Epidemiology, Antibiotic Therapy, and Clinical Outcomes in Health Care-Associated Pneumonia: A UK Cohort Study

James D. Chalmers*, Joanne K. Taylor, Aran Singanayagam, Gillian B. Fleming, Ahsan R. Akram, Pallavi Mandal, Gourab Choudhury, Adam T. Hill

*Corresponding author for this work

Research output: Contribution to journalArticlepeer-review

Abstract / Description of output

Background. The recently introduced concept of health care-associated pneumonia (HCAP), referring to patients with frequent healthcare contacts and at higher risk of contracting resistant pathogens, is controversial.

Methods. This prospective observational study recorded the clinical features, microbiology, and outcomes in a UK cohort of hospitalized patients with pneumonia. The primary outcome was 30-day mortality. Logistic regression was used to adjust for confounders when determining the impact of HCAP on clinical outcomes.

Results. A total of 20.5% of patients met the HCAP criteria. HCAP patients were older than patients with community-acquired pneumonia (CAP) (median 76 y, IQR 65-83 vs 65 y, IQR 48-77; P <.0001) and more frequently had major comorbidities (62.1% vs 45.2%; P <.0001). Patients with HCAP had higher initial severity compared to CAP patients (Pneumonia Severity Index, mean 3.7 [SD 1.1] vs mean 3.1 [SD 1.3]; P <.0001) but also worse functional status using the Eastern Cooperative Oncology Group scale (mean 2.4 [SD 1.44] vs mean 1.4 [SD 1.13]; P <.0001) and more frequently had treatment restrictions such as do not resuscitate orders (59.9% vs 29.8%; P <.0001). Consequently mortality was increased (odds ratio [OR] 2.15 [1.44-3.22]; P = .002) in HCAP patients on univariate analysis. Multivariate analysis suggested this relationship was primarily due to confounders rather than a higher frequency of treatment failure due to resistant organisms (adjusted OR .97 [.61-1.55]; P = .9). The frequencies of Pseudomonas aeruginosa, methicillin-resistant Staphylococcus aureus, and Gram-negative Enterobacteriaceae were low in both cohorts.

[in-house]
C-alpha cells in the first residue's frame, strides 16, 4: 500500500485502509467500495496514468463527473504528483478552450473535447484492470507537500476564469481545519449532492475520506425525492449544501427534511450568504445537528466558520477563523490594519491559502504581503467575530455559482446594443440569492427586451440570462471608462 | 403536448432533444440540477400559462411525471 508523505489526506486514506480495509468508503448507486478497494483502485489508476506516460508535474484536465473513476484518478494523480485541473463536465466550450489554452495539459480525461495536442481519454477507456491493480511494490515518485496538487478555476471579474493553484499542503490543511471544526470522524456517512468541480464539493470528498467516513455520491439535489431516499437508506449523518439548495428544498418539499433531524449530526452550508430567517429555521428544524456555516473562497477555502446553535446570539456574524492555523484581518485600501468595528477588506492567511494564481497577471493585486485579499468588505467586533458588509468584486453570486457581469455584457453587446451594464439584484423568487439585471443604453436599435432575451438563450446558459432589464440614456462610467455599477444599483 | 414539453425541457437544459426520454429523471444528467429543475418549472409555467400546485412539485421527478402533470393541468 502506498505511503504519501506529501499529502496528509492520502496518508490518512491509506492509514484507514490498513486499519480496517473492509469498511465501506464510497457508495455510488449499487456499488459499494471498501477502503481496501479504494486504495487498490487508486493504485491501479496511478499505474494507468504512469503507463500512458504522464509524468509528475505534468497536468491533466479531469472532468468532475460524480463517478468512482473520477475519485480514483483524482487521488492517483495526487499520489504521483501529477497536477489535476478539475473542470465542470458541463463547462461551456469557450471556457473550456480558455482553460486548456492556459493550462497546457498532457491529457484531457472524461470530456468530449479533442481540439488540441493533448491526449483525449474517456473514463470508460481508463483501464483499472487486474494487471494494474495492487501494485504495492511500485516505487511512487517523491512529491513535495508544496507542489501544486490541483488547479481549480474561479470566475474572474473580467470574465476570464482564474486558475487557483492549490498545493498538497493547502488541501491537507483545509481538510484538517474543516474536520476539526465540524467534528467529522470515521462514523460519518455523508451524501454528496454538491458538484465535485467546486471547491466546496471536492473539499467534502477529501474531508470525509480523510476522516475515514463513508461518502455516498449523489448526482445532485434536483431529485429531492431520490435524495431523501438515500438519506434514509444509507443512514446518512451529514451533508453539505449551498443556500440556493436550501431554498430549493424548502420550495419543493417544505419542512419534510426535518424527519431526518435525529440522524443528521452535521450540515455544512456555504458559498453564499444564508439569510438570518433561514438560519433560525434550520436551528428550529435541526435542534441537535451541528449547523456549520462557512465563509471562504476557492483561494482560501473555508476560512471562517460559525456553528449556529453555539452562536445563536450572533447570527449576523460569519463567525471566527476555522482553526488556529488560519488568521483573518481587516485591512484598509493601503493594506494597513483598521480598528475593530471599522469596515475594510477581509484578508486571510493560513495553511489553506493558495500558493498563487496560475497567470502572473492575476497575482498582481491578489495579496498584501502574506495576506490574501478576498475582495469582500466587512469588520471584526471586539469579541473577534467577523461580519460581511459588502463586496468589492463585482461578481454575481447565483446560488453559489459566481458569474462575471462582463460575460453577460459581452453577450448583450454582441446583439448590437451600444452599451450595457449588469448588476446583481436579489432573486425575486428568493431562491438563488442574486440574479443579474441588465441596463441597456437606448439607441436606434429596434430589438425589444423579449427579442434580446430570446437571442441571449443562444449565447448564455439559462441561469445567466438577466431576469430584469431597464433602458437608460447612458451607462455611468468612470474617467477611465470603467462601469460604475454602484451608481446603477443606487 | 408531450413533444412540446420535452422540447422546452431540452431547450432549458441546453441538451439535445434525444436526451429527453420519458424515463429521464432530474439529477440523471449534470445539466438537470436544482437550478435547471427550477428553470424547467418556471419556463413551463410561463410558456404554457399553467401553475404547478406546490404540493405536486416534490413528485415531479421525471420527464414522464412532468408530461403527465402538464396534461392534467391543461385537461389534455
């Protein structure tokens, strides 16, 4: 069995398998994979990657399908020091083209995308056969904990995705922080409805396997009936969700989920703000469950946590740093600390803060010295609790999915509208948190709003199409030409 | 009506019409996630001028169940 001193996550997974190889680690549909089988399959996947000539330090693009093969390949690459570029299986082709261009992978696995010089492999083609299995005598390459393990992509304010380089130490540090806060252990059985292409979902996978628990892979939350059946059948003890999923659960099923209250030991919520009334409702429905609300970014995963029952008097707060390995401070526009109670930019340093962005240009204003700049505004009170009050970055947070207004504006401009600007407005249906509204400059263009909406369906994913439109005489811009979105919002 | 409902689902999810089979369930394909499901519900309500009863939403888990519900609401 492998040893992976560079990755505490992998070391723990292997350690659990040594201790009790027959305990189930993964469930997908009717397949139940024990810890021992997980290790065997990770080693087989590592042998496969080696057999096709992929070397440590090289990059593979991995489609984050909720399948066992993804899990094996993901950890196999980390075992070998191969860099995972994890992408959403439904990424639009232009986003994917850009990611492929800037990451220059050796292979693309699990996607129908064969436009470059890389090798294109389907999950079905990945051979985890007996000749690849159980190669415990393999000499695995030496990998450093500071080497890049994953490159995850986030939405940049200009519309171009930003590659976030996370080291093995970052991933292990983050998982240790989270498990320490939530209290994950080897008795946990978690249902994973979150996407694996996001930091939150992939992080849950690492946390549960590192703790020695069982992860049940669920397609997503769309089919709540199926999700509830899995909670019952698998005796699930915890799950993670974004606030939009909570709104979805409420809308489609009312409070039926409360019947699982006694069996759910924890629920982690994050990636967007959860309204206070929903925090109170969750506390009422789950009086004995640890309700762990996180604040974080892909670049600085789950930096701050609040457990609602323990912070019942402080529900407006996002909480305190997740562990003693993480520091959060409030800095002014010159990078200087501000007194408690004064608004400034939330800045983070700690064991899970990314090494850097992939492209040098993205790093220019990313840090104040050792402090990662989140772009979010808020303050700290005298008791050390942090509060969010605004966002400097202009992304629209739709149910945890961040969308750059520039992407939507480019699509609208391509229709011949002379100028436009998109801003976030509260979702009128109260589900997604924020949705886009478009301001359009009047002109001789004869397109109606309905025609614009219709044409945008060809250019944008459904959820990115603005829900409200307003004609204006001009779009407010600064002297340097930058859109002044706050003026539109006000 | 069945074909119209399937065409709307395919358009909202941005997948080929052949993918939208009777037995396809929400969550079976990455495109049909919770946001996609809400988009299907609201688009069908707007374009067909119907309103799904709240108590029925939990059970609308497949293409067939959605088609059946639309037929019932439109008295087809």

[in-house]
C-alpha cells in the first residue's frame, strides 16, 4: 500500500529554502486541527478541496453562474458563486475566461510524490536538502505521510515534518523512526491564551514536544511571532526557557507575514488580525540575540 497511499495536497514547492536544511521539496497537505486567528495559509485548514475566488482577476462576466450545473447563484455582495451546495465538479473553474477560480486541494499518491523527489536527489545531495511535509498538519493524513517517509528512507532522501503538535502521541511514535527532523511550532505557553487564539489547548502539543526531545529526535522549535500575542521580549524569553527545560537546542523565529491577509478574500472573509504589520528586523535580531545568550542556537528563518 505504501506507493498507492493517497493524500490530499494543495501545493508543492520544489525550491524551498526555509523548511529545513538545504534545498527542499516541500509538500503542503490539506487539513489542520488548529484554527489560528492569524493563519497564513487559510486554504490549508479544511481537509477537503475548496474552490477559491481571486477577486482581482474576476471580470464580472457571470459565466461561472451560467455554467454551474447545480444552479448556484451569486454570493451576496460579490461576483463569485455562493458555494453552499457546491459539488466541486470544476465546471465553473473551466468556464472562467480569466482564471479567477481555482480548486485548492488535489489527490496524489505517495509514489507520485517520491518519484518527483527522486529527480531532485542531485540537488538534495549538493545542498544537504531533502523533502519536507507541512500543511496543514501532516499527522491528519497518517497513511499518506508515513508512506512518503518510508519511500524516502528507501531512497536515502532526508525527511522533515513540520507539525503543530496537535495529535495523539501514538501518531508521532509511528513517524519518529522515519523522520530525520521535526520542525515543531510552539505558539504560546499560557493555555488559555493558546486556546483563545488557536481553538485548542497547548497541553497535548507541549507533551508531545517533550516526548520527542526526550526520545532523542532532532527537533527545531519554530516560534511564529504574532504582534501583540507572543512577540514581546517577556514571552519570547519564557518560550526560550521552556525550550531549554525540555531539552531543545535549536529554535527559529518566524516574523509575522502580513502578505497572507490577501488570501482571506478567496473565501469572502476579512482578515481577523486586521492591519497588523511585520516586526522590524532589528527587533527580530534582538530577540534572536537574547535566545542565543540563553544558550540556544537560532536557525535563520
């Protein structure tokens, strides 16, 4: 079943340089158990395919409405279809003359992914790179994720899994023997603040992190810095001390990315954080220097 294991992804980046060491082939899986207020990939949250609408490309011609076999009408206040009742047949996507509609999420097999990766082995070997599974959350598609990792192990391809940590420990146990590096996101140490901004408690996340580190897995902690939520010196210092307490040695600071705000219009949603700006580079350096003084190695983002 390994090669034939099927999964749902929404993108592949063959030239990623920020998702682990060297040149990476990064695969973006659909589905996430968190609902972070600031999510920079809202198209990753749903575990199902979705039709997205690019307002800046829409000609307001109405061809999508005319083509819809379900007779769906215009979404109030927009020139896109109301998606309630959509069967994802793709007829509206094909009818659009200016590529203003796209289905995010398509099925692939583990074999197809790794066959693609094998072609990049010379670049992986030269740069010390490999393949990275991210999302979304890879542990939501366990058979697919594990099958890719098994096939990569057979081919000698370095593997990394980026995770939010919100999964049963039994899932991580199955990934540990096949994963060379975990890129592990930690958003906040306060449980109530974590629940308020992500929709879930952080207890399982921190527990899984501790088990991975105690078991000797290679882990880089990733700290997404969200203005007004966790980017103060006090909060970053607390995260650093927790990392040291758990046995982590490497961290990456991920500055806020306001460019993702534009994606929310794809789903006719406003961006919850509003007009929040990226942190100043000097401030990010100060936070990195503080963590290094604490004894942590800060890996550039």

Conclusions. HCAP is common in the United Kingdom and is associated with a high mortality. This increased mortality was primarily related to underlying patient-related factors rather than the presence of antibiotic-resistant pathogens. This study did not establish a clear indication to change prescribing practices in a UK cohort.

Original languageEnglish
Pages (from-to)107-113
Number of pages7
JournalClinical Infectious Diseases
Issue number2
Publication statusPublished - 15 Jul 2011

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